Steve Gill of Gills Onions in Oxnard, CA, said the company is finishing its storage varieties and looking to start the new crop harvest around April 5. “Growing conditions have been excellent this year, and all is looking very good in the Brawley and Bakersfield growing areas,” Steve told OnionBusiness.com
Marvin Davis said the crop that Tex-Mex Sales LLC in Weslaco, TX, has in the ground this season is 20 percent whites and 10 percent reds with the balance in yellows. The company also raises both flat and round sweet onions varieties, and he said the crop is in very good shape at this time. Davis’ field men have reported seeing some crops that have suffered from the remnants of Hurricane Patricia in October, and some stands are not faring as well as others. “Overall Texas acreage could see some decrease at harvest,” he said. “If all goes as expected, we look forward to begin out harvest between March 15 and 17.”
Crop Planting Forecast
Gary Atkin at Columbia Basin Onion in Hermiston, OR, said planting began the week of Feb. 15, which is normal for the company. Because they plant in sand, planting this time of year is better for overall onion maturity. Atkin says Columbia Basin’s program will be the same as it has been for many years – the company didn’t make any changes based on a good market this year.
Herb Haun at Haun Packing in Weiser, ID, said his growing operation will start planting around March 10, which is the traditional start date. Water is more plentiful this year, and there might be some increase in acreage in the Treasure Valley, but Herb said he doesn’t see much change because most growers are set in their rotation for the season.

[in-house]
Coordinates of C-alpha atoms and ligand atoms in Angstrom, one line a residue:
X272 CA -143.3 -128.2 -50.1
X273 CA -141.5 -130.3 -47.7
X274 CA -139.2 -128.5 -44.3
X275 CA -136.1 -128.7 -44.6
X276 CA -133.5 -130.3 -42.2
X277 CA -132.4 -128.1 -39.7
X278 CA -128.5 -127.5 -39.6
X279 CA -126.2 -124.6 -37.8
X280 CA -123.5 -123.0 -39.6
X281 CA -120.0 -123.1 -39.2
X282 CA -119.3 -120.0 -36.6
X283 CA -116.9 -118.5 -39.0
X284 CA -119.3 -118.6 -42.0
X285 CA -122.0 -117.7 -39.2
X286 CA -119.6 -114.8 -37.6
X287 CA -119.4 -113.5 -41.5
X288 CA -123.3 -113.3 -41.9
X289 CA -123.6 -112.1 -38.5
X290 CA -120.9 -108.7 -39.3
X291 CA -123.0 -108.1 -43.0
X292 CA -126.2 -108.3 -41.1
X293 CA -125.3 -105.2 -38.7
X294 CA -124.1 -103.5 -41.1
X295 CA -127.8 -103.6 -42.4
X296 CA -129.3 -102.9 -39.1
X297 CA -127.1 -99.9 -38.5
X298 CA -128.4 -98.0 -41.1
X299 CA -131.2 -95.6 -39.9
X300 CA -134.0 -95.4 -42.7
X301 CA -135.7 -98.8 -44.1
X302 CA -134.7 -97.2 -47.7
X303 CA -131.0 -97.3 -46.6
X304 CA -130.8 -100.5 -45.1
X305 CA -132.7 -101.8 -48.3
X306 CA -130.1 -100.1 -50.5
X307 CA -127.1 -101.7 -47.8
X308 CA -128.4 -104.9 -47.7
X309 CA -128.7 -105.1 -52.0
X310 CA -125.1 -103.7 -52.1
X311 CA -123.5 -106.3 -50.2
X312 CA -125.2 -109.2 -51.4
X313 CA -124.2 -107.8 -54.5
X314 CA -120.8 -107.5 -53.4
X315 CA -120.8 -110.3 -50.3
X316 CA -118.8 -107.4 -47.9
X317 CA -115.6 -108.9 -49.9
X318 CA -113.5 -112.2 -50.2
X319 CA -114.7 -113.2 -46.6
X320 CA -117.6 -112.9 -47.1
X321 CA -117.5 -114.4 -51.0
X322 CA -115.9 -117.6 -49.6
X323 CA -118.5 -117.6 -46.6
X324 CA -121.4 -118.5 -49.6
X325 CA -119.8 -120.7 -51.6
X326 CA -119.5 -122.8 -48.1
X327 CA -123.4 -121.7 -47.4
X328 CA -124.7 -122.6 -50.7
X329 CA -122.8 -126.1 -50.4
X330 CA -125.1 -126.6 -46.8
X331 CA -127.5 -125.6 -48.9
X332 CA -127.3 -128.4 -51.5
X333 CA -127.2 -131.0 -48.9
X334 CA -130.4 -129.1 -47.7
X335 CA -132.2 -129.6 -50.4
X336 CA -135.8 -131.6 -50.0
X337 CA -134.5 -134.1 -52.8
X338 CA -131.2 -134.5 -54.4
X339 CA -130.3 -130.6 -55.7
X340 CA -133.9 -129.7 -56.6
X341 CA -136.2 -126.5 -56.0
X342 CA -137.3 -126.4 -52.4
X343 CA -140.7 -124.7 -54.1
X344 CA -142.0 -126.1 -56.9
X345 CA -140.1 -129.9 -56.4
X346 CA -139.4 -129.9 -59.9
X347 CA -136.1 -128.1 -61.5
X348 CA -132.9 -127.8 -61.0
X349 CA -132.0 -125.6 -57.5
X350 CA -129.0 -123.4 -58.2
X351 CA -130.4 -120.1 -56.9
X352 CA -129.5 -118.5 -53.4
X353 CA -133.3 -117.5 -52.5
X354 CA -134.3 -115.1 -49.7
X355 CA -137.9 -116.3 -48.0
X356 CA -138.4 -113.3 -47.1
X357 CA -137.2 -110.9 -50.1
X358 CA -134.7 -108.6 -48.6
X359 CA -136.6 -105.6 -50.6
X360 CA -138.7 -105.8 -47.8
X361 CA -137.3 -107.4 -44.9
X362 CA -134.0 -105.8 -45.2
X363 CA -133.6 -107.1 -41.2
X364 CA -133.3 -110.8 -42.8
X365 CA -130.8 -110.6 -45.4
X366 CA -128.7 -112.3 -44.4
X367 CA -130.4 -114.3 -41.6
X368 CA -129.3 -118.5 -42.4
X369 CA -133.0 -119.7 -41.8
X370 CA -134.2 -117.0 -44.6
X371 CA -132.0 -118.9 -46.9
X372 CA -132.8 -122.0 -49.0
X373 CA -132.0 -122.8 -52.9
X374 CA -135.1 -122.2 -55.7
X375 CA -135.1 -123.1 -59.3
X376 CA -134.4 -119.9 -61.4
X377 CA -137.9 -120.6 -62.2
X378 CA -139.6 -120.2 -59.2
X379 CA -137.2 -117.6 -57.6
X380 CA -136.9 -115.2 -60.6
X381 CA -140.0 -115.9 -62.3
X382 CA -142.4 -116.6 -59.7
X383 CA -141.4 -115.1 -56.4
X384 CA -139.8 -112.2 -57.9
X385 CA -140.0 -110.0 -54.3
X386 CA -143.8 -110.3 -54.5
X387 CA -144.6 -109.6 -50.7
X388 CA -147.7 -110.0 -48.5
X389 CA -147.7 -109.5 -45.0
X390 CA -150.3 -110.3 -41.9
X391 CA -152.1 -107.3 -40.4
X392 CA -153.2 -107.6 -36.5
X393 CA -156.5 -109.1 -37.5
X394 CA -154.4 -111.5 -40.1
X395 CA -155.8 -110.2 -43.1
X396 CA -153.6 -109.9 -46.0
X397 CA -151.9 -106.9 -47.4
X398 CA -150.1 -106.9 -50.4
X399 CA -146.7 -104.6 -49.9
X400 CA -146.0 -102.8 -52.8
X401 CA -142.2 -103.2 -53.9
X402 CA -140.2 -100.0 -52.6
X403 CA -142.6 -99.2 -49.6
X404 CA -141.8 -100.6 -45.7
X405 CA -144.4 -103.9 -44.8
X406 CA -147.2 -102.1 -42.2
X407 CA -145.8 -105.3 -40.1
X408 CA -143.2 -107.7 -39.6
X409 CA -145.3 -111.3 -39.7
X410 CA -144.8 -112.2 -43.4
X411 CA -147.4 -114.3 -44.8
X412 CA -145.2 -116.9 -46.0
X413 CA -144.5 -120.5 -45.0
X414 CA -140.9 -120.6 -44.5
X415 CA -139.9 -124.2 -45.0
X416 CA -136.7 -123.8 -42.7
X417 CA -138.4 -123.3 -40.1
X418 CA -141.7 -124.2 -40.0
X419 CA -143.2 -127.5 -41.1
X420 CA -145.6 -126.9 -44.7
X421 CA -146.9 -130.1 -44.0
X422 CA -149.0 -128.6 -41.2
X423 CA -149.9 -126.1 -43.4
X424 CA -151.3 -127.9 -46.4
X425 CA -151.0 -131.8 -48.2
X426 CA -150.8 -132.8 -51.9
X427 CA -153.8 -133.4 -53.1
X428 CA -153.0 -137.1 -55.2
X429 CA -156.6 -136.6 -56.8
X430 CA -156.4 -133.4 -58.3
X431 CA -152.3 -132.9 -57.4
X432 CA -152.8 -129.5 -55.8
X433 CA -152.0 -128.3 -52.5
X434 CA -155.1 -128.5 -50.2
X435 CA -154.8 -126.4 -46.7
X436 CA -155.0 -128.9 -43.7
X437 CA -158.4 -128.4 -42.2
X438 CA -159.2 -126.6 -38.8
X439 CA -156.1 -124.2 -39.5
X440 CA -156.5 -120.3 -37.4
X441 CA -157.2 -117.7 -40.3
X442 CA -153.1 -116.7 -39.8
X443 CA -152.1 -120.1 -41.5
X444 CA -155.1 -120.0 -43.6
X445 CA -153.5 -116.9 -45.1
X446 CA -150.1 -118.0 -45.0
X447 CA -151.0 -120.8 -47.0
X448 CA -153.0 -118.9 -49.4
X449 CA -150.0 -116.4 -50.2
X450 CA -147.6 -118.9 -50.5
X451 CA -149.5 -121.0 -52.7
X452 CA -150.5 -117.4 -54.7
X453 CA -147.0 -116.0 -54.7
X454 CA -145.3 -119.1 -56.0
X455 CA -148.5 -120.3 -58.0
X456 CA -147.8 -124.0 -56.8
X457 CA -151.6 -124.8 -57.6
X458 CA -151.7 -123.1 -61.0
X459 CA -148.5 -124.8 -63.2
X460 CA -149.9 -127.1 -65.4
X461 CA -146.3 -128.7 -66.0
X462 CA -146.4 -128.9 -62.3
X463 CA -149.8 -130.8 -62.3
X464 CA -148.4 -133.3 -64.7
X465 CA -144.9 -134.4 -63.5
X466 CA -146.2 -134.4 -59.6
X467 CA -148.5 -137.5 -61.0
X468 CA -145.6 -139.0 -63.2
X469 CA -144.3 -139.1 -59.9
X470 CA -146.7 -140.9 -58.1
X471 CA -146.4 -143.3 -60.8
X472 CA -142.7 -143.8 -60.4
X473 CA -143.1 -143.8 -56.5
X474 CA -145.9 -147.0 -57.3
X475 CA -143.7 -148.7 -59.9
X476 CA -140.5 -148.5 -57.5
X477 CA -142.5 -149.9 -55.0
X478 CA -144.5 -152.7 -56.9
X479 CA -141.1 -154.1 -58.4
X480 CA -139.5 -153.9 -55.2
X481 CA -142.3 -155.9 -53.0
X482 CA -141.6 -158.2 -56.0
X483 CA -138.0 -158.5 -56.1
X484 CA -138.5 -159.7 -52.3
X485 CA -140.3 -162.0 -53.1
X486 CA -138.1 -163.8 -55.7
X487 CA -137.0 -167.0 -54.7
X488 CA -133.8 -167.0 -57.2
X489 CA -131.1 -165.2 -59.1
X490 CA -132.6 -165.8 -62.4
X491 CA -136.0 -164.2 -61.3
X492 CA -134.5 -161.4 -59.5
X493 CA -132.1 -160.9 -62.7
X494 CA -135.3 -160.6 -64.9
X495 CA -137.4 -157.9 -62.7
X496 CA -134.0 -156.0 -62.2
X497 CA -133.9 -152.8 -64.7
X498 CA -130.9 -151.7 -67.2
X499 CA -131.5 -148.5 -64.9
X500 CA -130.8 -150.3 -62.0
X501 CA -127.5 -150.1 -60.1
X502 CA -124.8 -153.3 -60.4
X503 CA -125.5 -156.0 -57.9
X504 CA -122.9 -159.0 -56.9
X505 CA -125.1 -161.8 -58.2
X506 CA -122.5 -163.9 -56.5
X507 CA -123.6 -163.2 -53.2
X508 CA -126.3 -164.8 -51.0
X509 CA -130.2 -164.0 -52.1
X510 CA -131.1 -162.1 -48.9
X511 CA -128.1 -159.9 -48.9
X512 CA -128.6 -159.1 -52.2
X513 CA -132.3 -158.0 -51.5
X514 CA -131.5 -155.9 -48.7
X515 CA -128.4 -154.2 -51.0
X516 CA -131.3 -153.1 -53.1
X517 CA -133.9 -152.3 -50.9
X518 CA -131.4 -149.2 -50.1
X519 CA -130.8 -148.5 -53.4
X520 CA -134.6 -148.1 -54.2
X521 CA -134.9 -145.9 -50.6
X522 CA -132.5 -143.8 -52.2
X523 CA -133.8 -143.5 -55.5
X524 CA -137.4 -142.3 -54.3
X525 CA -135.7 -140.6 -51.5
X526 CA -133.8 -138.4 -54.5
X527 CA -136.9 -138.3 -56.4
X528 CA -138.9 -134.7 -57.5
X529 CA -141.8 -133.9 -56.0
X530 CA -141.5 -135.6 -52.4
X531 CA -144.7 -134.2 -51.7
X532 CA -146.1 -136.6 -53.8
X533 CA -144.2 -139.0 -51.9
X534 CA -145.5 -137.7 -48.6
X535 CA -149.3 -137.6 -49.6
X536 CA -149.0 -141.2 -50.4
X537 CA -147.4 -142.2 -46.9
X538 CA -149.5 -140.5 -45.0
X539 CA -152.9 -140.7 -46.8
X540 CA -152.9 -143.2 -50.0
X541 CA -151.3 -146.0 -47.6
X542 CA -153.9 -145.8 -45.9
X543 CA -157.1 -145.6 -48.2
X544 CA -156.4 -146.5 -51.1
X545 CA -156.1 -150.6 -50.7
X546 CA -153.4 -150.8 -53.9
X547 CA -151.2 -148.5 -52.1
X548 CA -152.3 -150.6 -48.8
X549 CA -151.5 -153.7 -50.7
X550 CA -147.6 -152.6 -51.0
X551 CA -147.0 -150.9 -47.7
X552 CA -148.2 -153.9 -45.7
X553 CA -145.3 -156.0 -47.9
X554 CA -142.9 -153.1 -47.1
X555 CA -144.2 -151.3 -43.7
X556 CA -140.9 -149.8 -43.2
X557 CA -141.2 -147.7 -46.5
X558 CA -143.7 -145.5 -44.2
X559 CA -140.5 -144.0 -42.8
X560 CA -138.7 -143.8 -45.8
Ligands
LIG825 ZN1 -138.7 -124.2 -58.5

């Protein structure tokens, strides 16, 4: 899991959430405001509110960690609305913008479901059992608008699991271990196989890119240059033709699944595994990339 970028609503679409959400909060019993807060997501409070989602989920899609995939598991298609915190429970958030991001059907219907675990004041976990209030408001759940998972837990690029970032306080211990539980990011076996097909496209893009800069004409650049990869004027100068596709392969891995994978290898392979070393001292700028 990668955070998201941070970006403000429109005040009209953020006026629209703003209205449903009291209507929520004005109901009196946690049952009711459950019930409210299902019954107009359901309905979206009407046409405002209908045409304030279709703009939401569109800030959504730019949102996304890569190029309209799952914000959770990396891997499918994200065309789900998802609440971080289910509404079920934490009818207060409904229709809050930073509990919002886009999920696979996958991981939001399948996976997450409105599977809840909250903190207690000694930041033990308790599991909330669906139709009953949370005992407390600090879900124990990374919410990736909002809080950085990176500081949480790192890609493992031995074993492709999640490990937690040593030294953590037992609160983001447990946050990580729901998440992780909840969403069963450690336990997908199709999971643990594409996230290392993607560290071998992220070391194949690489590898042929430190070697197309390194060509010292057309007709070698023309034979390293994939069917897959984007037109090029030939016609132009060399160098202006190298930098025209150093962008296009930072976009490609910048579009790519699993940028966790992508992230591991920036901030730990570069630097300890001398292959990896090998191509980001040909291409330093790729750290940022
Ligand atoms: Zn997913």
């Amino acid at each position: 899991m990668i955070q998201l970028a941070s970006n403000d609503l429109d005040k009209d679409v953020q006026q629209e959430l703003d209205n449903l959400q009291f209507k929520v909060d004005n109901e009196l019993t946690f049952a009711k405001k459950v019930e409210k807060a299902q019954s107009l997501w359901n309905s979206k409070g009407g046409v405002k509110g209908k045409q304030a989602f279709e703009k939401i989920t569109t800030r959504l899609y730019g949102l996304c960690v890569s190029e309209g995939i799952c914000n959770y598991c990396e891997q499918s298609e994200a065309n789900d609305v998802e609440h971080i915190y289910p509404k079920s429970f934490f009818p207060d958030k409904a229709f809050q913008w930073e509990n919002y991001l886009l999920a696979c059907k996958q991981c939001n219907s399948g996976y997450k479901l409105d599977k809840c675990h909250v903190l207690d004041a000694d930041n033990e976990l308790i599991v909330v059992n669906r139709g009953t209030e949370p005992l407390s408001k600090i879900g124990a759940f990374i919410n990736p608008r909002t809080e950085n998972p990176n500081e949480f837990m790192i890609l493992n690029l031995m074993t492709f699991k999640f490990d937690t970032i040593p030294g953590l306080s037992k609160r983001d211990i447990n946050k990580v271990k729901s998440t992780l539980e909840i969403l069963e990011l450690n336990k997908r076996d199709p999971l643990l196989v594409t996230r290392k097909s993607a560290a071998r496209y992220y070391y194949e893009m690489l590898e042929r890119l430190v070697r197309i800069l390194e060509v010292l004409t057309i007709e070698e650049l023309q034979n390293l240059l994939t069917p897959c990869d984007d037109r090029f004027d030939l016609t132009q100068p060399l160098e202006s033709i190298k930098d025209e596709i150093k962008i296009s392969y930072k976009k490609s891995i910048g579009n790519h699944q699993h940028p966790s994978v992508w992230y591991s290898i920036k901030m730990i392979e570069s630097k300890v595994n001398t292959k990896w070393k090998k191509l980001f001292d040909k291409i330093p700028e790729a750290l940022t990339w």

Ashley Robertson at Fort Boise Produce in Parma, ID, said some of the operation’s growers are getting their earliest onions in the ground starting Feb. 22, weather permitting. “Most will start planting in March,” Ashley said, adding there are no plans for increases in acreage or changing the variety split.
At Murakami Produce in Ontario, OR, Grant Kitamura said the water will be adequate for onions, which could lead to additional acreage planted in the region. “Everyone I’ve talked to says they have adequate water supplies, and snowpack is over 100 percent, so growers can get back into their rotation,” he said. Grant also said there might be more reds in the 2016 crop.
“Normally our growers start planting in mid-March,” he said, adding, “Mother Nature has everything to do with that.”
Ryan Fagerberg at Fagerberg Farms in Eaton, CO, said, “We will be raising a few more colors next year, though total acreage will remain the same.” Ryan added, “Once we are finished in the shed [after shipping ends in early March], it will be only a few short weeks before we start the growing process and look forward to our usual Aug. 1 harvest.”
The New Mexico crop is growing well, with favorable weather conditions so far in 2016, according to James Johnson of Carzalia Valley in Columbus, NM. James told OnionBusiness.com, “The crop is doing really well. We’ve had a great winter and early spring, and we’re still on track to start shipping our overwintered onions on May 20. We just finished our spring seeded planting, and we’re patiently awaiting our transplants’ arrival. They7 should be coming out of the ground in the next two weeks. Mother Nature has been cooperating very well so far.”